If you have social anxiety disorder, also known as social phobia, you know it’s characterized in all social situations by:
- Intense fear
These feelings can also come up when you anticipate being in a social settings or scenario. You might also have a persistent fear of being watched, criticized, judged, or rejected by others.
How Social Anxiety Shows Up
Social anxiety disorder is a mental health condition that can mean constant:
- Fear of interacting with or talking to strangers
- Worry about doing or saying something humiliating, embarrassing, or awkward
- Fear that others will notice you looking anxious
- Fear of physical symptoms of the condition showing up in social situations
- Avoidance of social situations where you might be the center of attention
- Analysis of social interactions after they take place, focusing on the flaws or mistakes you think you made
- Expectation of the worst possible outcomes from social situations, especially when you have a negative experience
Physical Symptoms of Social Anxiety
Social anxiety can also have physical symptoms, including:
- Fast heartbeat
- Shaky voice or mumbling
- Trouble catching your breath
- Nausea or upset stomach
- Feeling lightheaded or dizzy
- Muscle tension
- Feeling that your mind has gone blank
Social Situations That May Trigger Social Anxiety
People with social anxiety get triggered by many different social situations, but common ones are:
- Work or school
- Making eye contact
- Eating in front of people
- Using a public restroom
- Starting conversations
- Entering rooms full of people
Your social anxiety might be so intense and overwhelming that you avoid all situations that give you symptoms. This can get in the way of day-to-day life and disrupt your relationships. A social life is crucial to your well-being, so it’s vital that you seek out effective treatment for your social anxiety.
4 Ways to Treat Social Anxiety
1. Cognitive Behavioral Therapy (CBT)
CBT is based on the principle that your thoughts, feelings, and behaviors are all closely connected. With CBT for social anxiety, you’ll meet with a mental health professional to talk about how you can challenge your unhelpful thoughts and beliefs about social events, control your focus, and change your behavior.
For example, before you head out to a party, you may have thoughts like:
Everyone will stare at me.
They’ll think I’m stupid and won’t want to talk to me.
They’ll notice how nervous I am.
These types of thoughts can lead to feelings of anxiety, fear, and self-consciousness, and the physical sensations of freeze, fight, or flight.
These kinds of feelings lead to certain behavior patterns like:
- Avoiding social situations
- Not making eye contact
- Sitting in a corner
- Planning an escape
- Not talking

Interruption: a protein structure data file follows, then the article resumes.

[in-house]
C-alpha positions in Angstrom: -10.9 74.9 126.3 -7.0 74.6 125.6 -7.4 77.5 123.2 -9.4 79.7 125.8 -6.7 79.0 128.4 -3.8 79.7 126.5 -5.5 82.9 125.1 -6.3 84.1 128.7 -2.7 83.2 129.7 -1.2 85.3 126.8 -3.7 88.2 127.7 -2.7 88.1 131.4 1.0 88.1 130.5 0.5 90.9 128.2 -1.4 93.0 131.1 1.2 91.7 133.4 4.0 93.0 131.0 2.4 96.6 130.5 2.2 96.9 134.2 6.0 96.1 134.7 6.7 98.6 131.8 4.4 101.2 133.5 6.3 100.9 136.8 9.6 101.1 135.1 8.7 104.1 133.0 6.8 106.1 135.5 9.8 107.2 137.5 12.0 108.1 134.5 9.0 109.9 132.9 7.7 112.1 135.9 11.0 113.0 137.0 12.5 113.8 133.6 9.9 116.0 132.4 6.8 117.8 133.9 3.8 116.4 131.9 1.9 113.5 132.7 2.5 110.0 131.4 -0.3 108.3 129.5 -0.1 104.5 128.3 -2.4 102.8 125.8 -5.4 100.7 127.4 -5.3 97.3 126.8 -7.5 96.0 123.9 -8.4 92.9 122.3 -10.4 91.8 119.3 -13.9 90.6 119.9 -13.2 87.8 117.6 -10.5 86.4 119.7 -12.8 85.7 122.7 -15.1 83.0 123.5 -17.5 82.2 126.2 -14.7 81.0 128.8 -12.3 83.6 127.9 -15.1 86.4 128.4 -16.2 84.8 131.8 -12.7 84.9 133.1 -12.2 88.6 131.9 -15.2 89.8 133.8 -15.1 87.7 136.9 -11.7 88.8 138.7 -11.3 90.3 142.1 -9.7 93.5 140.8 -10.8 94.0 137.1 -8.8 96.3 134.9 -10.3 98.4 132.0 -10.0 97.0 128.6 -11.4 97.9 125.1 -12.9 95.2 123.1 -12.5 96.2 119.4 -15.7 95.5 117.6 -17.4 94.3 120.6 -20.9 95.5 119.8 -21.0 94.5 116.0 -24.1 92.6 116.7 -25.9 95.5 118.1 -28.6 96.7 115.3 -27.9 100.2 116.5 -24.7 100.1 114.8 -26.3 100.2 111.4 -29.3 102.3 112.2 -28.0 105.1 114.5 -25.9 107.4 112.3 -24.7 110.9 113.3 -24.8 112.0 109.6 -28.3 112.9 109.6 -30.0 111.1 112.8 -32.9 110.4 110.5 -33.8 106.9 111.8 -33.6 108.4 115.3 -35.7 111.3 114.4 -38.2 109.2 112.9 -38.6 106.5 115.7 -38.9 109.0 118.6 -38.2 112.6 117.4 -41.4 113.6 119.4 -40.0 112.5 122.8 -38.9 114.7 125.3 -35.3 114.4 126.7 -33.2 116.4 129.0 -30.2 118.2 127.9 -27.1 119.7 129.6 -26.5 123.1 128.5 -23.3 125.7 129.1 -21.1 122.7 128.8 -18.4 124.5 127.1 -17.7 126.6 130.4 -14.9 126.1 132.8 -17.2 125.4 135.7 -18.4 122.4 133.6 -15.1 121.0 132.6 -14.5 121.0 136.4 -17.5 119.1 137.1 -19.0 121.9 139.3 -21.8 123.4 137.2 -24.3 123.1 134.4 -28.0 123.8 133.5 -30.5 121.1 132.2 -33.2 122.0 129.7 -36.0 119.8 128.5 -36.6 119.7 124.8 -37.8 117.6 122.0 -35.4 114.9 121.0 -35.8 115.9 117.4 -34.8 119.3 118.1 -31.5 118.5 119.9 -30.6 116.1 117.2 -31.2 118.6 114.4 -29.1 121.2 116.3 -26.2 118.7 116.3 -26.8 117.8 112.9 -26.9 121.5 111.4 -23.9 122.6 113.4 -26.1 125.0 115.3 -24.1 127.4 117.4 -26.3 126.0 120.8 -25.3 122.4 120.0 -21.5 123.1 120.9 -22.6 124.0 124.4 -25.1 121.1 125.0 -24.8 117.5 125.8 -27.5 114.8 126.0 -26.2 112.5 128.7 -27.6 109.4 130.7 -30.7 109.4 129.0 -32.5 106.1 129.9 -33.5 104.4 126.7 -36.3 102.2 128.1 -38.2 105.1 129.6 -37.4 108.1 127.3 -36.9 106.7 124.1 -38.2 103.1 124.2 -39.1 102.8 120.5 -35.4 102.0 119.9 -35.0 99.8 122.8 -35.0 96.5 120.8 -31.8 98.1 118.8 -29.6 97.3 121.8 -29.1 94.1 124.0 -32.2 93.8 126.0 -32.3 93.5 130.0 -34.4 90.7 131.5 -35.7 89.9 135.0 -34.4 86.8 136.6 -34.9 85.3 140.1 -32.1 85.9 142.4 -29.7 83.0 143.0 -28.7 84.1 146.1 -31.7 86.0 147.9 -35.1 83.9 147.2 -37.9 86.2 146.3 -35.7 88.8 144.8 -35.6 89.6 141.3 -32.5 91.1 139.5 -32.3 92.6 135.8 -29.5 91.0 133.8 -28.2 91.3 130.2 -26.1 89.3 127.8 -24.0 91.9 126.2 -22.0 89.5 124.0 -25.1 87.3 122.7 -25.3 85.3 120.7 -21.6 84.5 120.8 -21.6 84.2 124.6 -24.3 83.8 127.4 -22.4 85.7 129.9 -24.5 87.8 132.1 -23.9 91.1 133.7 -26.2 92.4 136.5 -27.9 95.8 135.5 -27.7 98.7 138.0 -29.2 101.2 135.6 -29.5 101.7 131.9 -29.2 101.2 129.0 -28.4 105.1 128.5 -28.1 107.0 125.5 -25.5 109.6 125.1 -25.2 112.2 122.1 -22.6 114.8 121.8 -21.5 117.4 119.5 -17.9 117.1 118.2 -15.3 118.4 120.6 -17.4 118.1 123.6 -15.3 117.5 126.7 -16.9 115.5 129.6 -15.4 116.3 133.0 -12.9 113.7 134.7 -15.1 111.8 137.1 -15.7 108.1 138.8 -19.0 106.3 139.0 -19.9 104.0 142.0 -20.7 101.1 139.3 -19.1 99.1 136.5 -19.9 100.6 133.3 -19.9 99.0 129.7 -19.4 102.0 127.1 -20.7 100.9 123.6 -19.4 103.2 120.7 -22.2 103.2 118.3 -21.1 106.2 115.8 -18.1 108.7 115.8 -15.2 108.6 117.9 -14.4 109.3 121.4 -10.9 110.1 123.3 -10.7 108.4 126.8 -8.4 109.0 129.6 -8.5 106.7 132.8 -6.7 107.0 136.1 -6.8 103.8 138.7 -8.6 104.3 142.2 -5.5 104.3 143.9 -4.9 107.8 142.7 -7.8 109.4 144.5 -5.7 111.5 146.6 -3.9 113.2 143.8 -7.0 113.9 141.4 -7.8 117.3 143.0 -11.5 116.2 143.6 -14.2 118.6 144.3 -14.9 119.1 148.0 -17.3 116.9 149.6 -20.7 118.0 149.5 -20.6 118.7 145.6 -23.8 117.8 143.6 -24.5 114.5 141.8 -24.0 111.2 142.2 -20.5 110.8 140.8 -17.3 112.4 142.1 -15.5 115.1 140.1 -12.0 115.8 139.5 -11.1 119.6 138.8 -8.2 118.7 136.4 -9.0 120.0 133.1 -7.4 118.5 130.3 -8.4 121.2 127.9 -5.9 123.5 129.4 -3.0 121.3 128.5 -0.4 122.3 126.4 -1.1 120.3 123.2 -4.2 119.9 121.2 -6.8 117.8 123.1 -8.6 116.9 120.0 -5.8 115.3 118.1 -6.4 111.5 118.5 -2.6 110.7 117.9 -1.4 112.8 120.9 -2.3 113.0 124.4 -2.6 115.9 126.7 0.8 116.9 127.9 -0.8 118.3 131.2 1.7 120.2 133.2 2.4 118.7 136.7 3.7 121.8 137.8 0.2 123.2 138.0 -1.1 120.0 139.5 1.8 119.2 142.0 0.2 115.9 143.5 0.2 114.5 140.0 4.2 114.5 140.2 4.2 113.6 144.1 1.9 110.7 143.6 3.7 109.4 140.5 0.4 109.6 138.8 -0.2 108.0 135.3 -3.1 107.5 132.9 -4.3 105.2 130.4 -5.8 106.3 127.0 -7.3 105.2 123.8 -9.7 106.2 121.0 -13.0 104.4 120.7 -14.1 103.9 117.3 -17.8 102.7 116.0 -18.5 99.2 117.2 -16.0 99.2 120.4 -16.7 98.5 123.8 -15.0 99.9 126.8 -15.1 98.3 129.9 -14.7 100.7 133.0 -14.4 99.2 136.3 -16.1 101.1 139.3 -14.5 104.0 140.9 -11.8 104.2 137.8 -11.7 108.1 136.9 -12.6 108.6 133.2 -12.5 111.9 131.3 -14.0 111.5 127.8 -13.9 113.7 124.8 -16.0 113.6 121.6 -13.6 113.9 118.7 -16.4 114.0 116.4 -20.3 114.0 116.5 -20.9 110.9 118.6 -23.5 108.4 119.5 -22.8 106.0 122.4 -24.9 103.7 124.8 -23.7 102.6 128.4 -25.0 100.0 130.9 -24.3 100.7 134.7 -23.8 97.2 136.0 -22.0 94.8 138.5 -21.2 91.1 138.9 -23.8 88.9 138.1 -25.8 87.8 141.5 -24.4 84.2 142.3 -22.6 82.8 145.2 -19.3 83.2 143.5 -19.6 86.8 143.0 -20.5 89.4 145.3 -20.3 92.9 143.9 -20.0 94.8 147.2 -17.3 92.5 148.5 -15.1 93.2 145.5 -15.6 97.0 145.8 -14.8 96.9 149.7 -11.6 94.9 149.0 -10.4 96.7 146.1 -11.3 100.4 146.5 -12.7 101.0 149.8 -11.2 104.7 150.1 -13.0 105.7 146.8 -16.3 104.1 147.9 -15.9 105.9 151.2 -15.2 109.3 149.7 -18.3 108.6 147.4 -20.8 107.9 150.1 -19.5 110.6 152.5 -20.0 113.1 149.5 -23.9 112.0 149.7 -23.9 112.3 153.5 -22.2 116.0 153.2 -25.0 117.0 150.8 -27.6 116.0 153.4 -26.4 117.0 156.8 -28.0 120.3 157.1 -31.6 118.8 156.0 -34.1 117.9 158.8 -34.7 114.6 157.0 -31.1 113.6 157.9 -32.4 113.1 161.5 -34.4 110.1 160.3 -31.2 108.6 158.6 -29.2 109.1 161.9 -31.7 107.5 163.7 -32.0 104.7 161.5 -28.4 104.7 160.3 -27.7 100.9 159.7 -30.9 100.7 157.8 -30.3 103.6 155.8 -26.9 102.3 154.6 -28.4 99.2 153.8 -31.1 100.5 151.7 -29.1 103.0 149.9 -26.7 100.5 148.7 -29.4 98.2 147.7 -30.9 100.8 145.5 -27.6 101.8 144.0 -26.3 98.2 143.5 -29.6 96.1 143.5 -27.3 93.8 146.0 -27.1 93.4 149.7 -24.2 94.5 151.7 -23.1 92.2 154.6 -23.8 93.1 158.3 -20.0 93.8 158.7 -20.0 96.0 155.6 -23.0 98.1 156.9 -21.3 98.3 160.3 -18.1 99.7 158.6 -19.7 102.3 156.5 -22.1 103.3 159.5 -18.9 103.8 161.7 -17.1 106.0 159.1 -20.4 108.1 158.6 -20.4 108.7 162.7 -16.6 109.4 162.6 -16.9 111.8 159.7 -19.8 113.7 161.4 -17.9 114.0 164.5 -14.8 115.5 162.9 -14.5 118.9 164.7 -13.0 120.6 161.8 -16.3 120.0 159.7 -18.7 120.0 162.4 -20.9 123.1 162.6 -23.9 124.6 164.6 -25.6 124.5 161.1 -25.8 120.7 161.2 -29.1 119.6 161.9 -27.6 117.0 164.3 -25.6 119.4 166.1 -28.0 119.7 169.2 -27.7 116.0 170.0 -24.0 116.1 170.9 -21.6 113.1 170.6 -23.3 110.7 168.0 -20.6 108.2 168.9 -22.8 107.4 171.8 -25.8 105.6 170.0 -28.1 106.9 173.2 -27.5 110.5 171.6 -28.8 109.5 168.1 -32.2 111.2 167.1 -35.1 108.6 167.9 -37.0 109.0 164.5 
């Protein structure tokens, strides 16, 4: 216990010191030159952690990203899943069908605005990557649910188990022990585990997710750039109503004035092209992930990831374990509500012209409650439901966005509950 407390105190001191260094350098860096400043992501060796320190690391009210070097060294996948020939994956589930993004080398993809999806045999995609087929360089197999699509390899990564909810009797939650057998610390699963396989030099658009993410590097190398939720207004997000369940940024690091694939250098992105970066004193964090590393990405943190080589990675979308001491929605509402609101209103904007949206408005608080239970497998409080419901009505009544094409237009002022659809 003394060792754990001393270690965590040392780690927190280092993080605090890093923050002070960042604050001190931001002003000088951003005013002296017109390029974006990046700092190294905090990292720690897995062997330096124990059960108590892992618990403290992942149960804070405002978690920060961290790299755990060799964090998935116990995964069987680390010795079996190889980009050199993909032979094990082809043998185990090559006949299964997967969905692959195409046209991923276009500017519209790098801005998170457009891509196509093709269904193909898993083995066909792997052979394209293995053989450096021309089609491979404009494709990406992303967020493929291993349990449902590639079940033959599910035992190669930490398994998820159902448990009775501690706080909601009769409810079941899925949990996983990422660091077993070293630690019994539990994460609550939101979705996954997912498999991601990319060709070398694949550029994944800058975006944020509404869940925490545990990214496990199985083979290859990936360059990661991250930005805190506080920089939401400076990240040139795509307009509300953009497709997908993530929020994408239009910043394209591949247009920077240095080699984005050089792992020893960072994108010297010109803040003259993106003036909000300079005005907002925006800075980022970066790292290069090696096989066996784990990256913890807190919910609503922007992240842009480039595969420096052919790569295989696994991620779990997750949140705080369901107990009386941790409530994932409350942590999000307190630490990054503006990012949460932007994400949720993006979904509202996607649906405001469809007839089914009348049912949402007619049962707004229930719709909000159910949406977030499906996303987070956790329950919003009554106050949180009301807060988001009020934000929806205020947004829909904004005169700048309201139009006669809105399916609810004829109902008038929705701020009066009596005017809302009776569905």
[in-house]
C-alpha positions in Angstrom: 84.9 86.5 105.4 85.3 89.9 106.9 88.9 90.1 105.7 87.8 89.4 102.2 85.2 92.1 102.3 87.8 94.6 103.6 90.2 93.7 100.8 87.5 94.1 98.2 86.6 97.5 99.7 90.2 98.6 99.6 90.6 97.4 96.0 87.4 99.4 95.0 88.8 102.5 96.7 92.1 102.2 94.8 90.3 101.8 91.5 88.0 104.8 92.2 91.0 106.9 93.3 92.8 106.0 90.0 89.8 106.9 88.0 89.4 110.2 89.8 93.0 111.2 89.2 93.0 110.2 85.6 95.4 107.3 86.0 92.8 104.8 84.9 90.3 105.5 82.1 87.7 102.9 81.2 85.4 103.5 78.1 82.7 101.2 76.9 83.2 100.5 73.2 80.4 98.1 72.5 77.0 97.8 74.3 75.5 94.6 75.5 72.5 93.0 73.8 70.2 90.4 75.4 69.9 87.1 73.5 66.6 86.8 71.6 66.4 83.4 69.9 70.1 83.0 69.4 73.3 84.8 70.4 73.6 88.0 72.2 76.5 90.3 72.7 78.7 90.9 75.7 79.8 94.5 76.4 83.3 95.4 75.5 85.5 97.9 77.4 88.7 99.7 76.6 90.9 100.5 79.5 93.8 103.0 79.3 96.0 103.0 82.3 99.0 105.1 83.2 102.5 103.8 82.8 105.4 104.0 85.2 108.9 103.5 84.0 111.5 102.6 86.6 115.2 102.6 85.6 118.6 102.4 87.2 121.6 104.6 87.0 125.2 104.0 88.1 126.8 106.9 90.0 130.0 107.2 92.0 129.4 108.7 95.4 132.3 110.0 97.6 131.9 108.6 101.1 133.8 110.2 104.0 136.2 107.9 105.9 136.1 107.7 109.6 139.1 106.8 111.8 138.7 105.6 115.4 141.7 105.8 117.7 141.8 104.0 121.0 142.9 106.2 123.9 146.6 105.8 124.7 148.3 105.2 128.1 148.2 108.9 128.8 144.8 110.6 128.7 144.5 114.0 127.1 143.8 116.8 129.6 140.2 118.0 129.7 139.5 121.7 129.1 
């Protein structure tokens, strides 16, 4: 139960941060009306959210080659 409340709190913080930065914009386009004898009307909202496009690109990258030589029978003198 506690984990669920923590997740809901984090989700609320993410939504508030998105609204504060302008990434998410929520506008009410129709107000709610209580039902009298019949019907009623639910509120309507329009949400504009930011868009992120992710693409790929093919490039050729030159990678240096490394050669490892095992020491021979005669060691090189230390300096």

- Drinking excessively
These behaviors encourage negative thoughts, creating a vicious cycle. CBT tries to break this cycle by encouraging more rational thoughts. You change how you react to your feelings and can act against your anxiety-based behaviors.
Different medications for social anxiety are effective for different people. Doctors commonly prescribe selective serotonin reuptake inhibitors (SSRIs) first. This class of antidepressant medication includes paroxetine (Paxil) and sertraline (Zoloft).
Your doctor may also prescribe the serotonin and norepinephrine reuptake inhibitor (SNRI) venlafaxine (Effexor XR) or
- Beta blockers – These blocking the effects of adrenaline, so they can reduce blood pressure, heart rate, and shaking voice and limbs. People with social anxiety often use them for particularly stressful situations, like giving a speech.
- Anti-anxiety medications (usually benzodiazepines) – These quickly reduce anxiety, but because they can be habit-forming and sedating, doctors tend to only prescribe them in the short-term.
You’ll probably start with a low dose of medication, gradually increasing to a full dose. This helps reduce side effects.
For many patients, it takes several weeks to notice an improvement in social anxiety symptoms.
3. Mindfulness Meditation
Studies show that mindfulness meditation can alleviate the symptoms of social anxiety. You practice simply noticing your thoughts and feelings without analyzing them or reacting to them. The authors of The Mindfulness and Acceptance Workbook for Social Anxiety and Shyness say if you want to end a conversation because you’re getting nervous and sweaty, “…notice the sweating, be more accepting of it, and finish the conversation.”
To deal with social anxiety mindfully, it’s important to:
- Accept your anxiety rather than fight it
- Focus on your whole experience, not just your behavior
- Know you’re not alone with social anxiety
- Cultivate kindness towards yourself
- Know the anxious moment will pass
To develop a habit of mindfulness meditation and learn how to practice it, try using an app like:
4. TMS Therapy
Transcranial magnetic stimulation (TMS) therapy is a non-invasive brain stimulation therapy that treats multiple mental health conditions, including social anxiety. It works by using magnetic pulses to stimulate nerve cells in your brain, bringing them back to a normal level of activity.
If you’re struggling with social anxiety and want to learn more about TMS therapy, get in touch with HPR Treatment Centers! We’ll book a consultation for you with one of our specialists to see if TMS treatment can help you live a life free of social anxiety.